severe hyperkalemia --> bradycardia and hypernaturia and hyperchloriduria with decreasing blood levels of Na+ and Cl-. Leads to hypoglycemia and increased insulin sensitivity. Hyperpigmentation of the skin (Increased release of ACTH), low plasma cortisol levels. PU/PD, hypovolemia, hypercalcemia, may have shock
Cortical Nodular Hyperplasia
Aged animals (dog, cat, horse, cow) - on the capsule, cortex and medulla. Multiple nodules that are yellow - must distinguish from cortical adenomas
Hyperadrenocortisolism - most common in aged dog/horse and results in increased cortisol production
Causes of hypercortisolism
Functional pituitary adenoma, or adrenocortical tumor, iatrogenic steroids, idiopathic cortical hyperplasia, non-adrenal gland tumors with ACTH-like activity
Functional pituitary adenoma
secretes ACTH autonomously leading to diffuse bilateral adrenal cortical hyperplasia, mainly of zona fasciculta and often with compression atrophy of the zona glomerulosa - most common cause of cushings in dogs
Functional Adrenocortical tumors
Adenomas or Carcinomas - contralateral cortex may be atrophied due to the negative feedback inhibition of pituitary ACTH secretion by increased cortisol levels. Can be local invasion of the aorta or vena cava and widespread metastases
Idiopathic cortical hyperplasia
Occurs mainly in poodles - affects the zona fasciculata without lesion in the pituitary
Lesions associated with hypercortisolism in the dog (sustained excess glucocorticoids)
Muscle atrophy, hepatomegaly (pendulous abdomen), mineralization in other tissues, involution of lymphoid tissues (increased susceptibility to bacterial infections), skin lesions (alopecia)
Adrenal gland pathology in ferrets
Excessive estrogenic steroid production by adrenal cortex - maybe result of early gonadectomy - signs: bilateral symmetrical hair loss, vulvar swelling, PU/PD, palpable abdominal mass, non-regenerative anemia
most common tumor in adrenal medulla of animals - mainly cattle, horse, dog.
Bulls - they develop with the calcitonin secreting C cell tumors of the thyroid gland - chromaffin cells secrete NE leading to hypertension and resultant arteriolar medial hyperplasia
Extra adrenal paraganglia - multifocally embedded within the wall of the aorta and carotid arteries (aortic and carotid bodies) - organs responsible for assessing blood pH, CO2, O2 levels and regulate respiration and circulation
Tumors of aortic and carotid bodies
Adenomas or Carcinomas - referred to as Chemodectomas or paragangliomas - slow growing, most common in brachycephalic dogs and are non-functional
Neoplasia of the thyroid gland epithelium in the dog
Most commonly results in carcinomas of the thyroid follicular epithelium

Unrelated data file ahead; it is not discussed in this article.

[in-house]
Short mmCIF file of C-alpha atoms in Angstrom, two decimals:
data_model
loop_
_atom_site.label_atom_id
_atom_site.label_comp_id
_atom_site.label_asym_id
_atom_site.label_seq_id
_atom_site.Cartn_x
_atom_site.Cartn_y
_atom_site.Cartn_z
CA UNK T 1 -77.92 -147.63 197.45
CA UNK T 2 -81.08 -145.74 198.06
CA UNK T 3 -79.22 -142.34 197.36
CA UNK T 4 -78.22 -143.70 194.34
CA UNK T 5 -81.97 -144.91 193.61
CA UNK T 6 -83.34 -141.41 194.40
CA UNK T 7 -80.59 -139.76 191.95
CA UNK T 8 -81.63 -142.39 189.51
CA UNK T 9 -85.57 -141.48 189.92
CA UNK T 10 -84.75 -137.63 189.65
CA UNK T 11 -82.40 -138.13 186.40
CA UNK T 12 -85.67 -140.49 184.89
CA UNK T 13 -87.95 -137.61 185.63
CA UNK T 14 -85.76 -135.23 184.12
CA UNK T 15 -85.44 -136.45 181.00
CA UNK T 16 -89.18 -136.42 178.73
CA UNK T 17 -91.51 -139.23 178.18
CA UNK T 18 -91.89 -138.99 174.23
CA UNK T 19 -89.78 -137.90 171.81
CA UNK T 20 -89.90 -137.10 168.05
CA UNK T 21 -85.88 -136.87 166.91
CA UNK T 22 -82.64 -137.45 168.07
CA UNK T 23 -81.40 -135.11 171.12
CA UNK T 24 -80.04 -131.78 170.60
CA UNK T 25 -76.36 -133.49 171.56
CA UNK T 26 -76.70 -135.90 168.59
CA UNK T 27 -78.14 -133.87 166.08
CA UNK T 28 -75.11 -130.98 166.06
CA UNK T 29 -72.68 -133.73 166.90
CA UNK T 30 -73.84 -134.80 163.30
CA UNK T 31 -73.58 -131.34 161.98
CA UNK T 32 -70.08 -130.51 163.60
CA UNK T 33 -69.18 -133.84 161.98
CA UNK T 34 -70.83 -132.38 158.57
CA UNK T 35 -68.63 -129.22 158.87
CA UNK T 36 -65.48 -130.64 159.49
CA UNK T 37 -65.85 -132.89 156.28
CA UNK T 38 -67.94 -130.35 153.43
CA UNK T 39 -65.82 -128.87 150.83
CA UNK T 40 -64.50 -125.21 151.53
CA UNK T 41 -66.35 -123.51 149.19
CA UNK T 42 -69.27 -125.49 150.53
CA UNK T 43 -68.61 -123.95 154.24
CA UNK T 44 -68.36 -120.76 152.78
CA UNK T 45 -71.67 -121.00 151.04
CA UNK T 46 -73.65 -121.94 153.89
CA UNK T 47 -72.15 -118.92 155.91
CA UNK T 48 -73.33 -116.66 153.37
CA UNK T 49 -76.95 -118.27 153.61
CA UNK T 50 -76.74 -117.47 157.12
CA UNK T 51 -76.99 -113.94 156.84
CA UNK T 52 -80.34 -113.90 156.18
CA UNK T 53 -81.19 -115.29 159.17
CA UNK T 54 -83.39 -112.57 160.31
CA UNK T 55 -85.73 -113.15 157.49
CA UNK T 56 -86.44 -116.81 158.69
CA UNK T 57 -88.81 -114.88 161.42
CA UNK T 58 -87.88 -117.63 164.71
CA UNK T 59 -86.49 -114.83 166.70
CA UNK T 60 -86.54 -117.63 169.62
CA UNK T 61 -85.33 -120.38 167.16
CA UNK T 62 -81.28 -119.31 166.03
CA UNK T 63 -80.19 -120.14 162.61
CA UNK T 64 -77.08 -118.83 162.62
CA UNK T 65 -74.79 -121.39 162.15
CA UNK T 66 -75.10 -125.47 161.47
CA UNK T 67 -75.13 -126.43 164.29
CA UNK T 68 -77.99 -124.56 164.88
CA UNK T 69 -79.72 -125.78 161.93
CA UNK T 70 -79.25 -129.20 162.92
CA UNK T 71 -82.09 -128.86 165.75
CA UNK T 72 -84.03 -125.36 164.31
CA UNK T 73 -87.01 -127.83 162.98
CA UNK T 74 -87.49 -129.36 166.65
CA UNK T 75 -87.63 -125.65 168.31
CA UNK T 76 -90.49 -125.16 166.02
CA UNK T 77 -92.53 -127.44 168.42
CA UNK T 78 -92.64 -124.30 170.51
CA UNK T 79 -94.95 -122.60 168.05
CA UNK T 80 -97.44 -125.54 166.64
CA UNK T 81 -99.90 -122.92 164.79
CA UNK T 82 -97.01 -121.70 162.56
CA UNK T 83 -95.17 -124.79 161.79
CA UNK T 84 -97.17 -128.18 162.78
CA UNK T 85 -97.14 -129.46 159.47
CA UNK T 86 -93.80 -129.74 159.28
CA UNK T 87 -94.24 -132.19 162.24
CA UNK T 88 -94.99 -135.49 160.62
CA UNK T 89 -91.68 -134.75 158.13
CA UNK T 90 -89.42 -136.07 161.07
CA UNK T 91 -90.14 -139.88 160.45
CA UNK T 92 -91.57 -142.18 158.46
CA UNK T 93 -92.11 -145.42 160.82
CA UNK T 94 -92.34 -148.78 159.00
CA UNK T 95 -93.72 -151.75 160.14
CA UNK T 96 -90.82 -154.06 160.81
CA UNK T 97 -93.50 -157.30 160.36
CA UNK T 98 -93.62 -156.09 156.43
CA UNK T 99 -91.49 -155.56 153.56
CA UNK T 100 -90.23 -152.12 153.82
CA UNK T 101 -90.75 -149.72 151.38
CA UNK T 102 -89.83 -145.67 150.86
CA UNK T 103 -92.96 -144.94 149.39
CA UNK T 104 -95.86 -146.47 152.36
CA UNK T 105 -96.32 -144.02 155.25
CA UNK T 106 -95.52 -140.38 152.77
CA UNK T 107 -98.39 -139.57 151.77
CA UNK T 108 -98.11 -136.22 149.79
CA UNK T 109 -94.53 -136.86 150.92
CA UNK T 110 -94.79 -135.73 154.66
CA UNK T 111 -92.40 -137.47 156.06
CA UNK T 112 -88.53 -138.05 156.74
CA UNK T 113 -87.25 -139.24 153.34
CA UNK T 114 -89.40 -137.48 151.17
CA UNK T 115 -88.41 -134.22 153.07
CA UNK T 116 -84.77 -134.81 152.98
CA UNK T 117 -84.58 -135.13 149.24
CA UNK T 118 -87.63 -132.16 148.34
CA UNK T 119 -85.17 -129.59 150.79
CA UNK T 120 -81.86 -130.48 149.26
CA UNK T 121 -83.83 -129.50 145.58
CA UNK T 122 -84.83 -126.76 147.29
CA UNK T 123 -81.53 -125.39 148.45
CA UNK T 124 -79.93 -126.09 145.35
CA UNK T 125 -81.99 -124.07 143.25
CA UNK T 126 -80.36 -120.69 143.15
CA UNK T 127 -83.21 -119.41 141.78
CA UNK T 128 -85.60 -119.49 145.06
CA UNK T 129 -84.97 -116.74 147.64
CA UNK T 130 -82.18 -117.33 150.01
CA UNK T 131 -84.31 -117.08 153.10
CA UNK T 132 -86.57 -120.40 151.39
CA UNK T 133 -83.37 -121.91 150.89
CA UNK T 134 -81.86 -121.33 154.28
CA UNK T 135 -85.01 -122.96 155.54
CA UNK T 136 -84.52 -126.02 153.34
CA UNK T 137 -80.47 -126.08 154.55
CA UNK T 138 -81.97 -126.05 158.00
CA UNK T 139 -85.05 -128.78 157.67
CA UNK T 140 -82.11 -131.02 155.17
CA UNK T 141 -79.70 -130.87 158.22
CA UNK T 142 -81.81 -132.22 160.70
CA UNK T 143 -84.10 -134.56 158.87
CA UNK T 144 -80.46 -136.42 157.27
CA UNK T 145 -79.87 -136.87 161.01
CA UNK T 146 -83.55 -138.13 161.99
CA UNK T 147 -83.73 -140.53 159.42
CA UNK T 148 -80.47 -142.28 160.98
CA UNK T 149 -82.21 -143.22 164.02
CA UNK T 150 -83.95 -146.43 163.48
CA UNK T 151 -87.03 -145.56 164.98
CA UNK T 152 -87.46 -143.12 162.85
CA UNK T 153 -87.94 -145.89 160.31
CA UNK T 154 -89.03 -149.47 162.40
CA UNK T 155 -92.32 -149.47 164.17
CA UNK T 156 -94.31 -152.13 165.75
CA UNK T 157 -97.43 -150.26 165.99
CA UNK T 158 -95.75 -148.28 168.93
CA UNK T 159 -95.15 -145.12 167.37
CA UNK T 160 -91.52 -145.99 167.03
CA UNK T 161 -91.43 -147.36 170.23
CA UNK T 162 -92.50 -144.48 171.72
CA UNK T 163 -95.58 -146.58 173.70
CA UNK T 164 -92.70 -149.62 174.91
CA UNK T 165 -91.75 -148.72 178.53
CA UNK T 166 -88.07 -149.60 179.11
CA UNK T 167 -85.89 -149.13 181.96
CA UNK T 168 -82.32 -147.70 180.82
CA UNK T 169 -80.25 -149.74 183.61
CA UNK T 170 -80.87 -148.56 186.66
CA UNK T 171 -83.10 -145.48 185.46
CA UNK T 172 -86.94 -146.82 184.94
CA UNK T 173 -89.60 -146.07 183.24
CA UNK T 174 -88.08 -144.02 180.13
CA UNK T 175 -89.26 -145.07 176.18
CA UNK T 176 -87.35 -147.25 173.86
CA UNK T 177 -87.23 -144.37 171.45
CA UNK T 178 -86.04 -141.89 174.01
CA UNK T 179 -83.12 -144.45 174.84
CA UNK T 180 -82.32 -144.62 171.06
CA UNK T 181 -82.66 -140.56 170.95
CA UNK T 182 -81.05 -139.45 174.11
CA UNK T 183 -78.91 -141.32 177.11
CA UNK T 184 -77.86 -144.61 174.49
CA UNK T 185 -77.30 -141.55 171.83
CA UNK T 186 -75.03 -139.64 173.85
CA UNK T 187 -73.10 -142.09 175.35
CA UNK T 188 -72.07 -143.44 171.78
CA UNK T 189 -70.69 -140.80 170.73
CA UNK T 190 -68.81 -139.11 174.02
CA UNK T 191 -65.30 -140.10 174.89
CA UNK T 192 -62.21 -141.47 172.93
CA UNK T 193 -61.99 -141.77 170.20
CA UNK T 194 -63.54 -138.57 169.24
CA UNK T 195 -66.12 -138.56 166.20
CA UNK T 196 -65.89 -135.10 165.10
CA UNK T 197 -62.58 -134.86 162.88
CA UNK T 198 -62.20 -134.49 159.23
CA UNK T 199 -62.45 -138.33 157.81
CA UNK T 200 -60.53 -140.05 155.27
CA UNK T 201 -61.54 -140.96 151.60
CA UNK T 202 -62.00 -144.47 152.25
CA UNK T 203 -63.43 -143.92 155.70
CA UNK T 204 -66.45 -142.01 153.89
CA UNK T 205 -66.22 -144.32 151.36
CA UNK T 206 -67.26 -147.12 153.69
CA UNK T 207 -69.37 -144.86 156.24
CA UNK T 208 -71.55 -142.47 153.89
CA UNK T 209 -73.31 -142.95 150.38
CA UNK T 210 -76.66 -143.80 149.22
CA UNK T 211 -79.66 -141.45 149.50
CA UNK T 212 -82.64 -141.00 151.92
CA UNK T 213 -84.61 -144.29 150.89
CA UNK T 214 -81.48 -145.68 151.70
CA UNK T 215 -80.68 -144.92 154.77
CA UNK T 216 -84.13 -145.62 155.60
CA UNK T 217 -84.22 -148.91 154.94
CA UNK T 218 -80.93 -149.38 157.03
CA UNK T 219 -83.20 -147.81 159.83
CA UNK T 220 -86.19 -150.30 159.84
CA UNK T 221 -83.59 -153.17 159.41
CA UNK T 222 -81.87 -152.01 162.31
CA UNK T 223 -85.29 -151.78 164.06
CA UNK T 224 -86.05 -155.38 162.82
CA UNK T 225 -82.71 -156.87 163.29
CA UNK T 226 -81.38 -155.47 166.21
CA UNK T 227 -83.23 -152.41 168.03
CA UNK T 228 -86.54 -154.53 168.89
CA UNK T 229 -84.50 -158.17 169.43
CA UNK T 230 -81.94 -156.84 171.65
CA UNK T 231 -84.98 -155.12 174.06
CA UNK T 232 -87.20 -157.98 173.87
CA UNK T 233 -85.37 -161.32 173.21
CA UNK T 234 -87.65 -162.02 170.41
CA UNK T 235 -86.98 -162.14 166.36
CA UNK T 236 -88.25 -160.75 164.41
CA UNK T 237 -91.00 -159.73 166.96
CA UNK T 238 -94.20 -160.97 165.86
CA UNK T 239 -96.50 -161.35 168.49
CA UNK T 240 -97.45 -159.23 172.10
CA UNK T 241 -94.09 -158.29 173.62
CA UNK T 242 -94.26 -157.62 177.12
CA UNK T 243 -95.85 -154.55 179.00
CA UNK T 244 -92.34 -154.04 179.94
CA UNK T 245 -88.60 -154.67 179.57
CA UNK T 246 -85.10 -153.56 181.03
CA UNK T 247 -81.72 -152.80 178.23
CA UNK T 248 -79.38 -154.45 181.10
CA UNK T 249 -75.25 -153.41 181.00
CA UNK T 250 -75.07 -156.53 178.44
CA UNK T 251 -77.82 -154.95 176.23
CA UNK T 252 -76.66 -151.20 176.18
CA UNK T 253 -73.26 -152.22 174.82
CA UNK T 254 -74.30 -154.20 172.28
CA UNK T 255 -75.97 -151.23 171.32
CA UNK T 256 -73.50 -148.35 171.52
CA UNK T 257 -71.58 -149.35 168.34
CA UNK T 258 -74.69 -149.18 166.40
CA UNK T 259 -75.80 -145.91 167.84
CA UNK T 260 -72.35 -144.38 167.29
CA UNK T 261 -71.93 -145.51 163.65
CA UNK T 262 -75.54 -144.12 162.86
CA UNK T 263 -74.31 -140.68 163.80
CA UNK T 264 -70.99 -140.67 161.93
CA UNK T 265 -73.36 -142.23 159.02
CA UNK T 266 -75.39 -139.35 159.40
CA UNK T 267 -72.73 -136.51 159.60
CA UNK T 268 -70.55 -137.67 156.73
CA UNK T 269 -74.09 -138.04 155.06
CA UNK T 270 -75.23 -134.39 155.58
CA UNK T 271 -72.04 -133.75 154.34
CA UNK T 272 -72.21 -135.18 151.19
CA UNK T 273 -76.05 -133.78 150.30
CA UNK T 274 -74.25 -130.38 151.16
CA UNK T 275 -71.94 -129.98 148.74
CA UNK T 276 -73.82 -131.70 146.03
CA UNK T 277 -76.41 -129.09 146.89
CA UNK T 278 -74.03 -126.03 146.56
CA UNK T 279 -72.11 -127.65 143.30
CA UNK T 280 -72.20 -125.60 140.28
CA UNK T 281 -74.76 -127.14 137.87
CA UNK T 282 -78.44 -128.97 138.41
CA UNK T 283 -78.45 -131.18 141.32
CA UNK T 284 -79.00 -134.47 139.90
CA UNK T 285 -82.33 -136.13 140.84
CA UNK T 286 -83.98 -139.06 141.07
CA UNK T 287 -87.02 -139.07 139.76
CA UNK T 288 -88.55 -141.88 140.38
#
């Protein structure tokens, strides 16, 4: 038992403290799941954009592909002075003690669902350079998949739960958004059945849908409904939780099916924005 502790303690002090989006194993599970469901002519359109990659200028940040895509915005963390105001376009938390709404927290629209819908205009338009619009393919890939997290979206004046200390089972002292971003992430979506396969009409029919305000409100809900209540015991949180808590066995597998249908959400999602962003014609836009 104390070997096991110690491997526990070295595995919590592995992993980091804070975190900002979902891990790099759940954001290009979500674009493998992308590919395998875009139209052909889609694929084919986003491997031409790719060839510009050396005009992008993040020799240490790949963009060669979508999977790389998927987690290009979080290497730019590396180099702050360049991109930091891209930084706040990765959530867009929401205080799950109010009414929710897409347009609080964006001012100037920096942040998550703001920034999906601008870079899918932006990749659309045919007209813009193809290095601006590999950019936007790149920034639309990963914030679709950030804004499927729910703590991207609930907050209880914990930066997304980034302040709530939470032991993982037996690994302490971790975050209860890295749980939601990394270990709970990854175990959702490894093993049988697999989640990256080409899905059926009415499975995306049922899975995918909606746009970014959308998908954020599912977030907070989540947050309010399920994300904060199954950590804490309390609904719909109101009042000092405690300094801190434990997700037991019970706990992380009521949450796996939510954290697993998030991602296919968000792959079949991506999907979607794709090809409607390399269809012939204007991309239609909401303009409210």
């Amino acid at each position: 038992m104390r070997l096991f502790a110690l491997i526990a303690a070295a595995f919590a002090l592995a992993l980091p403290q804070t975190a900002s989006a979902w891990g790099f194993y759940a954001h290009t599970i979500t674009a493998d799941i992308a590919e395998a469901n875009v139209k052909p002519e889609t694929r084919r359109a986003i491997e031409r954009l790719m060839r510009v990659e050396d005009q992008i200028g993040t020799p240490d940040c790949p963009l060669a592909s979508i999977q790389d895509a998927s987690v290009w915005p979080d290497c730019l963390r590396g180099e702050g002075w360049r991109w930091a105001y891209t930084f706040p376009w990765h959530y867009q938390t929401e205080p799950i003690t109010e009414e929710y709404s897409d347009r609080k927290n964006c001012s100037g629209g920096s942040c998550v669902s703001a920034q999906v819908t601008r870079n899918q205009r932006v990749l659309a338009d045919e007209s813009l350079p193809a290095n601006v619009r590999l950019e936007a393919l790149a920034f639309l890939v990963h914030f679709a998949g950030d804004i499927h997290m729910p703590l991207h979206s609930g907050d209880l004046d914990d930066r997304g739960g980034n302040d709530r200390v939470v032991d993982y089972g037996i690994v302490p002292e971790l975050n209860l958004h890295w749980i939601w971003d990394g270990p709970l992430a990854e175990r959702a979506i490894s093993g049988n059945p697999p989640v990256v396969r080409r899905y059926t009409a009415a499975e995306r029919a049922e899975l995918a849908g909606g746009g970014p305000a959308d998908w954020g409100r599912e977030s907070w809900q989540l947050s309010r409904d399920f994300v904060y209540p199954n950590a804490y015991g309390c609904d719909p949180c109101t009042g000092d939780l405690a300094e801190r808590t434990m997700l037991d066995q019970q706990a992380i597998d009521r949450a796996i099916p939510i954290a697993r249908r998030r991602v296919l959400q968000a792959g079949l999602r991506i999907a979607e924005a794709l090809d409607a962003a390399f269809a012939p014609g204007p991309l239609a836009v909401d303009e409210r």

Excessive levels of maternal dietary iodine in the mare results in decreased fetal plasma levels of thyroid hormones resulting in?
Goiter - follicular hyperplasia
In lymphocytic thyroiditis in dogs....
there is irreversible destruction of thyroid follicular epithelium
In functional hypercortisolism in the dog due to an adrenocorticotrophic hormone (ACTH) secreting tumor of the adenohypophysis you would expect?
Hepatic lipidosis and hepatomegaly and muscle atrophy
Fatal hyperkalemia is expected with...
Adrenal cortical necrosis and hemorrhage in newborn lambs with cold stress, in bacterial endotoxemia in horses, with widespread adrenalitis and necrosis due to herpes virus infection, granulomatous adrenalitis from fungal infections
In adenohypophyseal aplasia in Jersey, Guernsey and Swedish red cattle, the prolonged fetal gestation results from a primary failure of
Juvenile panhypopituitarism (Pituitary dwarfism in dogs)
Failure of differentiation of Rathke's pouch - failure of oral ectoderm - failure of adenohypophysis - German Shepard Dogs (autosomal recessive) - dwarfism (GH deficiency) and other hormones drastically reduced. Both ACTH and Cortisol levels are normal
Primary dz in the pituitary - congenital or degenerative
Secondary dz in the hypothalamus - destruction or modulation of trophic hormone releasing factors OR negative feedback suppression by plasma levels of thyroxine or other glucocorticoids (iatrogenic)
Cattle breeds: Jersey, Guernsy, Swedish Red, Holstein, Ayrshire
Failure of Adenohypophysis development --> lack of fetal tropic hormone secretion --> prolonged gestation (~ 2 months)
Teatrogenic viral infections --> infect mother --> cross the placenta --> fetus susceptible --> congenital malformations of CNS --> disrupts fetal hypothalmic-hypophyseal axis --> prolongs gestation
Veratrum Californicum "skunk cabbage" - inhibits neural tube development when sheep ingest 9-14 days during gestation --> results in prolonged gestation
compression by tumors (nonfunctional tumors of the pituitary) or Vit. A deficiency in neonatal ruminants
Neurogenic - syndrome from lesions in the neurohypophysis (decreased ADH), PU/PD, lesions - hypothalamus, infundibular stalk, pars nervosa
ACTH - secreting Adenoma (Pituitary Dependent Cushings)
Excess Cortisol Production, trophic stimulation of the Adrenal gland
Common breeds: Boxers, dausands, Boston terrier
Can lead to secondary neuro signs or diabetes Insipidus
Uniform bilateral hyperplasia and hypertrophy of adrenal cortex (reticularis & fasiculata) from ACTH production
Adenomas of Pars Intermedius (Horse)
Increase incidence with age - most common pituitary tumor in horses
Equine Cushings - loss of dopaminergic inhibition
Clinical signs = increased POMC, MSH, ACTH, compression of overlying hypothalamus
Sleepy, glucosuria, hyperglycemia, long hair coat
three pathogenic mechanisms of hyperadrenocorticism that result in bilateral adrenocortical hyperplasia
Pituitary dependent (functional corticotroph adenoma), Idiopathic cortical hyperplasia, Non-adrenal gland tumors with ACTH-like activity